Scott Andrew is a multimedia artist working in queer oriented video, installation, and performance. Scott holds an MFA from Carnegie Mellon University where he is an Adjunct Assistant Professor in the School of Art and a Fellow of The STUDIO for Creative Inquiry.  Scott also teaches in the Studio Arts program at the University of Pittsburgh, and in the CMU Precollege program.  His curatorial history includes TQ Live! a yearly LGBTQIA variety performance at the Andy Warhol Museum which is organized with Suzie Silver and Joseph Hall, Fail Safe, a local variety series organized with Angela Washko and Jesse Stiles, and The Drift, a platform for artistic research exploring the three rivers as a context for artistic production.  Scott is a co-founder of The Institute for New Feeling and has exhibited at MoMA’s PopRally (NYC), Ballroom Marfa (Marfa, TX), the Hammer Museum (LA), and the J. Paul Getty Museum (LA), among many others.

MONDAY, August 17, 6:00 PM*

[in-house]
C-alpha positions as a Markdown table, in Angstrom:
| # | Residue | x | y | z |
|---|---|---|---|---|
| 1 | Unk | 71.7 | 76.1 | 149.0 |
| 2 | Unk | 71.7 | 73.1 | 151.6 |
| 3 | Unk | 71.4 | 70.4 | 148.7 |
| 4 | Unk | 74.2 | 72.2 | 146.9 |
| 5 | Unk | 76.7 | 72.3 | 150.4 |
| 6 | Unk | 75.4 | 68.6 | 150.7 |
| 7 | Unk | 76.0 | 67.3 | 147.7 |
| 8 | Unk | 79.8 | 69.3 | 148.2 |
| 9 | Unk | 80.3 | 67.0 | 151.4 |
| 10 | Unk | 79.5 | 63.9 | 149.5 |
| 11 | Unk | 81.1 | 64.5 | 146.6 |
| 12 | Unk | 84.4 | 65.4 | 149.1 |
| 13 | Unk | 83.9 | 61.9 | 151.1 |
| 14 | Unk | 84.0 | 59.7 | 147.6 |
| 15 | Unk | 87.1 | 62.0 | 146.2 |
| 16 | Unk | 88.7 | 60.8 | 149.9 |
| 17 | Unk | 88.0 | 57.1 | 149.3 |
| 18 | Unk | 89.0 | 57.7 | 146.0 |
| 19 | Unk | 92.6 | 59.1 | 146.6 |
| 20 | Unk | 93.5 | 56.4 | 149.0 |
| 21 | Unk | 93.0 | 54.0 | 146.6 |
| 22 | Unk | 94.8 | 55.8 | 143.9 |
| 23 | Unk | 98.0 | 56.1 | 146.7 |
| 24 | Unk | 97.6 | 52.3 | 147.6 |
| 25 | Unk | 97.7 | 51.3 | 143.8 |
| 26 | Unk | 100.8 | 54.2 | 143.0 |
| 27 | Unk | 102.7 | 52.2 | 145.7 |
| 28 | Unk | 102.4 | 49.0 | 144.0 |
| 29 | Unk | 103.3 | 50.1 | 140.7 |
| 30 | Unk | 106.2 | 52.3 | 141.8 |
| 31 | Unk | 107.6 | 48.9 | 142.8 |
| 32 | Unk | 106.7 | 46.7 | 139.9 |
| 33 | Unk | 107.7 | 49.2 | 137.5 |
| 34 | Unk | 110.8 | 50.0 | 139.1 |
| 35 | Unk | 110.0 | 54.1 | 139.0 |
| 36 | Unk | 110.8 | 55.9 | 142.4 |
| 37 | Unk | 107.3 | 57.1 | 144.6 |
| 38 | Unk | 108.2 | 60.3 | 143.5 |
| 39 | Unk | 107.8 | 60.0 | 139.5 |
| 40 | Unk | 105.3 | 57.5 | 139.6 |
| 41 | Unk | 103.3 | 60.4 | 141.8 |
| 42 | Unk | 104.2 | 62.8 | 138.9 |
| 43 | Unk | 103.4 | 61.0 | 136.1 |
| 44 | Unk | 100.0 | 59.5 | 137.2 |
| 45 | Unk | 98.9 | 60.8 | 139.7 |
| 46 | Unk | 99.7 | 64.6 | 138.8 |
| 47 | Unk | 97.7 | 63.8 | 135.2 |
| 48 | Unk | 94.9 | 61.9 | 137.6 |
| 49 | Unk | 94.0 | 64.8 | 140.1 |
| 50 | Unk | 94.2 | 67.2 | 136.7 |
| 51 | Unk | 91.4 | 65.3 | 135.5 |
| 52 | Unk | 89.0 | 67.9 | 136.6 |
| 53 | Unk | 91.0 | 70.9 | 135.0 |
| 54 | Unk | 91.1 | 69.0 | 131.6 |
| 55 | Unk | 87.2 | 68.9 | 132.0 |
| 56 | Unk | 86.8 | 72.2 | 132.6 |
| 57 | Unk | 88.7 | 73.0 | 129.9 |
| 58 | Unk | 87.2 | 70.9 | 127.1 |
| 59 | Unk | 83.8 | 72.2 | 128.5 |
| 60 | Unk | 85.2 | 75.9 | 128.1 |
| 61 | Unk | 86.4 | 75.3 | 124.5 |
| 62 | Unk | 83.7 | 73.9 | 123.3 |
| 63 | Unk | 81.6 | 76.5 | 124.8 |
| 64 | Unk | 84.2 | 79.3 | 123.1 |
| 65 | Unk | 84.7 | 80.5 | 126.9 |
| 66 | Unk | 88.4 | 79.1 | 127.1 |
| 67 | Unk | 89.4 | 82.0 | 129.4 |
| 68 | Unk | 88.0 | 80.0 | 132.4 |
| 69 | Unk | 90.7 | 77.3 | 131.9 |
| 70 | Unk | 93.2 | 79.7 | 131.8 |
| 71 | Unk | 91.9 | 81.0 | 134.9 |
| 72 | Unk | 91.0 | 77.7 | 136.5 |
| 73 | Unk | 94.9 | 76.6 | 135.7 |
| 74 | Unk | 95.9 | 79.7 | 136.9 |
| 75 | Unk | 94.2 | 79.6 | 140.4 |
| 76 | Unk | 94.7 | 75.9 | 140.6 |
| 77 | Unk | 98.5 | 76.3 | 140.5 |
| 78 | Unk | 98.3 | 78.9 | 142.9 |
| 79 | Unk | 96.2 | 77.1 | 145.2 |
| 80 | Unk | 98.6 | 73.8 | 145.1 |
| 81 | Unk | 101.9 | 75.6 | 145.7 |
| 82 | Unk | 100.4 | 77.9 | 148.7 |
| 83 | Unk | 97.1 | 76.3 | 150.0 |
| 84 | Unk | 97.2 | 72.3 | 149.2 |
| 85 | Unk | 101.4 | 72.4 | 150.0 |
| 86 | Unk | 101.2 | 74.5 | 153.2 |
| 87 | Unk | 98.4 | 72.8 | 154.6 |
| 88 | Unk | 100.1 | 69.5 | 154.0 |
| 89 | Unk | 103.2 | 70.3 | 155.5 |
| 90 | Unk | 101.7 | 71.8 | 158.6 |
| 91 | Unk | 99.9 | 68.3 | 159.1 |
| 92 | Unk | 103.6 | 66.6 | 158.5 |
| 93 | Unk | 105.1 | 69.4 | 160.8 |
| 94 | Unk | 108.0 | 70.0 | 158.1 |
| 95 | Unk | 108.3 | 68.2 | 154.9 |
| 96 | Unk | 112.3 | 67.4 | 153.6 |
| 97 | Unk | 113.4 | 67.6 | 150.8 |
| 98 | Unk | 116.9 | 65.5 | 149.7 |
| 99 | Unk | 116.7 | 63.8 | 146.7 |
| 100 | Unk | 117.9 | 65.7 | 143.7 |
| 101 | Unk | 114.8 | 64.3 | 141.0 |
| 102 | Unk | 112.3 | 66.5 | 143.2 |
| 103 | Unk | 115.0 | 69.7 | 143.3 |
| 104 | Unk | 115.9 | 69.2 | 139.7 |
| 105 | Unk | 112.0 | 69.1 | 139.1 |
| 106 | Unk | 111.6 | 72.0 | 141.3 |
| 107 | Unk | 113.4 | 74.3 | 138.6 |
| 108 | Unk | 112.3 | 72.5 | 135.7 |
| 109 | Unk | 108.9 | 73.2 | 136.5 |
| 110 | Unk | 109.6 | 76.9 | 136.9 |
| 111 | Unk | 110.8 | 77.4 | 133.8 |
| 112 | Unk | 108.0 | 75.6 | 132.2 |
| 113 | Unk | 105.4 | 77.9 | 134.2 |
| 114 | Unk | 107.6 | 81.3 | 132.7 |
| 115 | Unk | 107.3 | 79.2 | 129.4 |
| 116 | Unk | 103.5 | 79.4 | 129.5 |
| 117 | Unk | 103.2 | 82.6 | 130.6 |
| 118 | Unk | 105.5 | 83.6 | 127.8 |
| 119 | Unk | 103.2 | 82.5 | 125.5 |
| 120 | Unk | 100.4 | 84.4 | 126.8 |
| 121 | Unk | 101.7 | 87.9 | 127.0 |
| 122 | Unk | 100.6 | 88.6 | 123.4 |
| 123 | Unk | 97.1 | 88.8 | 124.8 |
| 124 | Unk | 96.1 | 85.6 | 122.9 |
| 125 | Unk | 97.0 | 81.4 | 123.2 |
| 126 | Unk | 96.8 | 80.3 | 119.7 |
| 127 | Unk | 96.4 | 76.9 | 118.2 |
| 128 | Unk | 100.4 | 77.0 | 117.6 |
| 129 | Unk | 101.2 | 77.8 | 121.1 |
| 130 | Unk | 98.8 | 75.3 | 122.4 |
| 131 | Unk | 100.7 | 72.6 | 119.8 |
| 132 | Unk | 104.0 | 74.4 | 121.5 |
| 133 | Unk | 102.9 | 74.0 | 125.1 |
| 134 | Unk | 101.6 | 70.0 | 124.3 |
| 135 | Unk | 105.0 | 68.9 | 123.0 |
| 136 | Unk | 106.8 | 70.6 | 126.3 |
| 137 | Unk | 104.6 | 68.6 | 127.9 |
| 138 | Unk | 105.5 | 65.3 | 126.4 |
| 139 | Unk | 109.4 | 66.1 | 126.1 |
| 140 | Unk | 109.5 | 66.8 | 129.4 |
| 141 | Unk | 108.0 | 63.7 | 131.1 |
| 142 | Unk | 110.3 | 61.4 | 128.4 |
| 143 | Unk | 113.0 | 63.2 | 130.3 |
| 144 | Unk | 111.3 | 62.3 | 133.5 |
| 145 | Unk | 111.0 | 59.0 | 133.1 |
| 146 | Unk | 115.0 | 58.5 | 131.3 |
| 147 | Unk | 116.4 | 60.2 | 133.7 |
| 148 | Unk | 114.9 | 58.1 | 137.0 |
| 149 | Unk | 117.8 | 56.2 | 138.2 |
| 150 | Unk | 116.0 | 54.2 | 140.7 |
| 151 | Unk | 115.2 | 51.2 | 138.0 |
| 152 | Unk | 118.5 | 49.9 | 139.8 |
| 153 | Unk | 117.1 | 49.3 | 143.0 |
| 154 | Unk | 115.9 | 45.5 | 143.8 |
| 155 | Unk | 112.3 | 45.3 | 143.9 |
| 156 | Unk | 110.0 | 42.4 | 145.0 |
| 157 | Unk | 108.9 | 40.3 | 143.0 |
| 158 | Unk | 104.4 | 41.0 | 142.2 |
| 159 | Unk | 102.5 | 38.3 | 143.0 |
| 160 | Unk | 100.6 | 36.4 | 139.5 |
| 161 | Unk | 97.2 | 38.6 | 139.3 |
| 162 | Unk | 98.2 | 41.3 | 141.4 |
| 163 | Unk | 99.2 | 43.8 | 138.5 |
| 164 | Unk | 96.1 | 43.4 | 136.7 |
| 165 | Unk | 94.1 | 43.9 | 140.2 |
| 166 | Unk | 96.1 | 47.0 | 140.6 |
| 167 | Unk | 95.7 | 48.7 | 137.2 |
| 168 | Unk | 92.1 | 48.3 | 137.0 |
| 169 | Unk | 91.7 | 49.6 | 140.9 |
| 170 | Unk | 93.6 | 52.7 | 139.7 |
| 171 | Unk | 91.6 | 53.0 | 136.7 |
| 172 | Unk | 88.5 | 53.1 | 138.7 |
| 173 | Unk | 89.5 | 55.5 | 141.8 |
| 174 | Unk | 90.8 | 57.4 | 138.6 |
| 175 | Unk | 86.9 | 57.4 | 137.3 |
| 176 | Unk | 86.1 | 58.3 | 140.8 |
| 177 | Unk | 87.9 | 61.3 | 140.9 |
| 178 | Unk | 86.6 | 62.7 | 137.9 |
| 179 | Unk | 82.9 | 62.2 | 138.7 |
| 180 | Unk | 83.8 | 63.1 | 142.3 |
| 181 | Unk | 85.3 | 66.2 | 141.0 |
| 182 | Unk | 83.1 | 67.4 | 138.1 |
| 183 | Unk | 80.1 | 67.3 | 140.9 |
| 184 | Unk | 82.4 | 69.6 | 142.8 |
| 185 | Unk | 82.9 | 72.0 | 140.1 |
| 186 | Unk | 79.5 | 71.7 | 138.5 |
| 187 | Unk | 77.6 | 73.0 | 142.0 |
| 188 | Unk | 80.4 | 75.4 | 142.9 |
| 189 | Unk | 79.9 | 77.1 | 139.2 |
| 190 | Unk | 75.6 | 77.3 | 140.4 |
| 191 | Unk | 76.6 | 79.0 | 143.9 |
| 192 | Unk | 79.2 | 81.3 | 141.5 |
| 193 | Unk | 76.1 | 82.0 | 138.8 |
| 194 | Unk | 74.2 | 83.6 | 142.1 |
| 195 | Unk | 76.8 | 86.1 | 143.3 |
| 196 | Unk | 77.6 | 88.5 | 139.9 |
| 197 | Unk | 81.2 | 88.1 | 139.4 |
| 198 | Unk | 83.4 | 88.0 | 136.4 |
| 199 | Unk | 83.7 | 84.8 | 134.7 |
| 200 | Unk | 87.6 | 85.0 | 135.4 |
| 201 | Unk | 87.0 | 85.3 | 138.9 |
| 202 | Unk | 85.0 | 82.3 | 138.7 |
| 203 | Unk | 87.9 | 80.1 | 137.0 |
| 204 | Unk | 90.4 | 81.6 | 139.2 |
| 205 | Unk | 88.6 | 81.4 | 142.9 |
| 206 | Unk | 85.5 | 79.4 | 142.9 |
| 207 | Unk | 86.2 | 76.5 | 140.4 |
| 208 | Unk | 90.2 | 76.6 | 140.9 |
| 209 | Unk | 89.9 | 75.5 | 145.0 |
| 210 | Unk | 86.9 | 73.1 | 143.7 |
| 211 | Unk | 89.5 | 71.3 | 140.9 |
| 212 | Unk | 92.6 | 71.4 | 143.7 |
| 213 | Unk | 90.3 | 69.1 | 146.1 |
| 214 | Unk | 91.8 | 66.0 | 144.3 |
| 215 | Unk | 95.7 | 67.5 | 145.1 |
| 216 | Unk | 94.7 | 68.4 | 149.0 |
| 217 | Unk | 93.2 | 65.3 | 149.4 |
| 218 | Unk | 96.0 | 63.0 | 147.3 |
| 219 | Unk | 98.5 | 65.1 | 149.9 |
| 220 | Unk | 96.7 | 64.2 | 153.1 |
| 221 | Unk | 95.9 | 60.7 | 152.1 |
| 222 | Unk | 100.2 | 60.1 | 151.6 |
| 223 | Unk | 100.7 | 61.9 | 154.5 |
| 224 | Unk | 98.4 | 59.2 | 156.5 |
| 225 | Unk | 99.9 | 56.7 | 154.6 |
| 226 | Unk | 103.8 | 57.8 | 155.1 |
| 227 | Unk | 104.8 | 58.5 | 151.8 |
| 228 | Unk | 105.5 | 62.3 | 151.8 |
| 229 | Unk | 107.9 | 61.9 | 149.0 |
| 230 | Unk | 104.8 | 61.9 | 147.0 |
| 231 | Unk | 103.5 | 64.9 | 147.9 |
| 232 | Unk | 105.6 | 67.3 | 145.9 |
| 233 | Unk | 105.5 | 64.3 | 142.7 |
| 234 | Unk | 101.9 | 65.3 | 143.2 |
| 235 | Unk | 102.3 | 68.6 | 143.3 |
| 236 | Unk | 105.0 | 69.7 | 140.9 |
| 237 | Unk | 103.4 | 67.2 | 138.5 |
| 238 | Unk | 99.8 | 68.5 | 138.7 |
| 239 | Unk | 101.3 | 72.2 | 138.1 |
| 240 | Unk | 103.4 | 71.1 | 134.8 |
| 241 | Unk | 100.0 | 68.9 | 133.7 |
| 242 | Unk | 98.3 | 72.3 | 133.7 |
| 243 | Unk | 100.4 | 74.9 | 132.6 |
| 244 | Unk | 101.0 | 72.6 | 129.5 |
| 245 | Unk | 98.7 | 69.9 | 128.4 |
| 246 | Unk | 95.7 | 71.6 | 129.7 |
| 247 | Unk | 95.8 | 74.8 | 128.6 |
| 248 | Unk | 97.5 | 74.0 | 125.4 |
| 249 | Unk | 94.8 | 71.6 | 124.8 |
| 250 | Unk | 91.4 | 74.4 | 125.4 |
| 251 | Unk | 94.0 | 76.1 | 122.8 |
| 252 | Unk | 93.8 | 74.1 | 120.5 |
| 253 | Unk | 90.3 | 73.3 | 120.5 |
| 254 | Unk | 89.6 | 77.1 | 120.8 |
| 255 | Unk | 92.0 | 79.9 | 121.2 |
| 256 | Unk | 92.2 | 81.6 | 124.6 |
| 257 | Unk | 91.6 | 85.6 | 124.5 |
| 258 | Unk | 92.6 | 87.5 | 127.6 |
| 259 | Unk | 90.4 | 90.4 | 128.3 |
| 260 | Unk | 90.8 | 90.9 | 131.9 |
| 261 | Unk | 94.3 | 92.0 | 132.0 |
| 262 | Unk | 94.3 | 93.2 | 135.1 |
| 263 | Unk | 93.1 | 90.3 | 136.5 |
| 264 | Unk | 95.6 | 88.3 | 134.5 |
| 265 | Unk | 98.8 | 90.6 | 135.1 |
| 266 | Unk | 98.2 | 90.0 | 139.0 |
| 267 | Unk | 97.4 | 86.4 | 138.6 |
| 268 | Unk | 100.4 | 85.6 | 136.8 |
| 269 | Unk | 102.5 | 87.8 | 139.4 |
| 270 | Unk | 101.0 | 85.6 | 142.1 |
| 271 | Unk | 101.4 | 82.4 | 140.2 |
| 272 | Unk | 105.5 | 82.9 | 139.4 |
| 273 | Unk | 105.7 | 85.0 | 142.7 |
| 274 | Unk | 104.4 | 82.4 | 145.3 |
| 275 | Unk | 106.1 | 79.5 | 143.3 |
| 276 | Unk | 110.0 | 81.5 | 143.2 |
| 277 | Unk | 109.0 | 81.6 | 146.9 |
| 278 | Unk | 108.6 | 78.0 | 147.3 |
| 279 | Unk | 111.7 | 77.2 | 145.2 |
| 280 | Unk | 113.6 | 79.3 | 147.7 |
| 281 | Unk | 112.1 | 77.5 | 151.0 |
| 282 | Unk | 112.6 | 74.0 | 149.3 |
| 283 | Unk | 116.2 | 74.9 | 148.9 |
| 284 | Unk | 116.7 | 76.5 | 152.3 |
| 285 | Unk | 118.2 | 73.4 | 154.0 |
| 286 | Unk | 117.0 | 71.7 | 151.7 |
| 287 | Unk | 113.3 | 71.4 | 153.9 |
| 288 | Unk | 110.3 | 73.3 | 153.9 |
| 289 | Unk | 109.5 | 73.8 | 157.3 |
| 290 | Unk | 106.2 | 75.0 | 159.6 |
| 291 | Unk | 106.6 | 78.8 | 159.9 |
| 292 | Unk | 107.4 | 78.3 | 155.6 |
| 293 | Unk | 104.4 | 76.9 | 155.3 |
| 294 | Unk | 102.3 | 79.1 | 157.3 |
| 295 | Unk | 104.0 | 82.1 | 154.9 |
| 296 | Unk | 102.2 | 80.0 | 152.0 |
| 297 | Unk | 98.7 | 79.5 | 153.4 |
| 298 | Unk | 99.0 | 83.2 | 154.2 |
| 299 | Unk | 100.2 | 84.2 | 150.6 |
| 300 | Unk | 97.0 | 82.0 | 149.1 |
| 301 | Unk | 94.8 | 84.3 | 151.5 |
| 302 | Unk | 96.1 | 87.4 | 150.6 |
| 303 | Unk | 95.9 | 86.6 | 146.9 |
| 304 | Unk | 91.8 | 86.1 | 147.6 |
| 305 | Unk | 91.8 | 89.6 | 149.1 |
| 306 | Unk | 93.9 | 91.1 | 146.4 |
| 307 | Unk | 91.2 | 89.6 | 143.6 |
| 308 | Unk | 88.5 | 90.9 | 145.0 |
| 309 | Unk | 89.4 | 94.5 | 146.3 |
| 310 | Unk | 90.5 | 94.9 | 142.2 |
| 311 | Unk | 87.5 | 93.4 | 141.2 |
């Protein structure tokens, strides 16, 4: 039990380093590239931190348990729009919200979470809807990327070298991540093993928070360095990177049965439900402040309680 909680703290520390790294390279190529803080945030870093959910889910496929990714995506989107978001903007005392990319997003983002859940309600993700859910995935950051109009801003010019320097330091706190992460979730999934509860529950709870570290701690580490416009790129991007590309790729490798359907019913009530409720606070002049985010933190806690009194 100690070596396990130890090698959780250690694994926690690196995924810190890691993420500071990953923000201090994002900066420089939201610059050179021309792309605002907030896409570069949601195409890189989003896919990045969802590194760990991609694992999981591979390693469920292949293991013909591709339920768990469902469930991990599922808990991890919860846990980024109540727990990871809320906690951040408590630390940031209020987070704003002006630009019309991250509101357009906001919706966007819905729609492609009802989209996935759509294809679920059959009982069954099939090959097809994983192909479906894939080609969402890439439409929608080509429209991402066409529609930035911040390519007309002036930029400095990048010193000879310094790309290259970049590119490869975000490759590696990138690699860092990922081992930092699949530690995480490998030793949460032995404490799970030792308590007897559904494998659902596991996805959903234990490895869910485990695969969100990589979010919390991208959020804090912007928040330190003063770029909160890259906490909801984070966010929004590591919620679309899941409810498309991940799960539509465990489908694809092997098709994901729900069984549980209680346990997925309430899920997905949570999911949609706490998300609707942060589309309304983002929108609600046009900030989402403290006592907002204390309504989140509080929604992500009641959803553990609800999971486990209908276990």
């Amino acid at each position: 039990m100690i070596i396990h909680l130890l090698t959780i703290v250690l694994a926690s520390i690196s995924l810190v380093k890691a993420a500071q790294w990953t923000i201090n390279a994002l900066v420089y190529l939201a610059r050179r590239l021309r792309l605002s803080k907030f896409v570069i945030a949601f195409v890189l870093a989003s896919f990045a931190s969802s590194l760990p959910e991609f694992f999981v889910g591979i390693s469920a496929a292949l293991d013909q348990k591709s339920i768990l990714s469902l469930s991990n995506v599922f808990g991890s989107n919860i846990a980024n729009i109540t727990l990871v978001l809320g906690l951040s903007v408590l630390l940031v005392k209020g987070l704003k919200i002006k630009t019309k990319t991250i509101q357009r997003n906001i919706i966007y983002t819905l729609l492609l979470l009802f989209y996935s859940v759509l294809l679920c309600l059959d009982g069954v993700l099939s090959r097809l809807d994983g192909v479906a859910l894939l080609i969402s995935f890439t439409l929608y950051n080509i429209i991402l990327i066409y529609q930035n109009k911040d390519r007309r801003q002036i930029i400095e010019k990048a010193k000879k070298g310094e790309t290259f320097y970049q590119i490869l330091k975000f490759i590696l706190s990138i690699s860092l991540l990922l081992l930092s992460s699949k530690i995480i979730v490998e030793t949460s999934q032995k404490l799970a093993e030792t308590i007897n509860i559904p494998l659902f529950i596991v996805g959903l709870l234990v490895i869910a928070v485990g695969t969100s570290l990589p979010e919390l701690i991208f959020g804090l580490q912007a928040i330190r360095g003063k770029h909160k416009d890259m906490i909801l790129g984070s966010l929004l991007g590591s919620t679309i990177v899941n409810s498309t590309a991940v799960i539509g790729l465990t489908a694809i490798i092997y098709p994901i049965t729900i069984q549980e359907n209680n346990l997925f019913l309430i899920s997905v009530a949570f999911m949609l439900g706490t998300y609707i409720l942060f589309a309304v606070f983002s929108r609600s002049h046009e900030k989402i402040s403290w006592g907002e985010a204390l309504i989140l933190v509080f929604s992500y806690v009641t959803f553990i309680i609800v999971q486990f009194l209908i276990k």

Samantha Power: 28th United States Ambassador to the United Nations
Presented by City of Asylum
Run time: 60 minutes
*Please note the special start time of 6:00 PM

Ambassador Samantha Power, winner of the Pulitzer Prize, former human rights adviser to Barack Obama, and US Ambassador to the United Nations from 2013 to 2017, joins us to read from her new memoir The Education of an Idealist and speak about the state of the world. Power will be joined by Feyisola Akintola, Special Initiatives Manager in the City of Pittsburgh’s Office of Equity and City of Asylum board member, to discuss questions such as:  How do we accomplish change and international cooperation in times of closed borders and national self-interest? What changes are needed when facing the worst economic and social crisis in decades?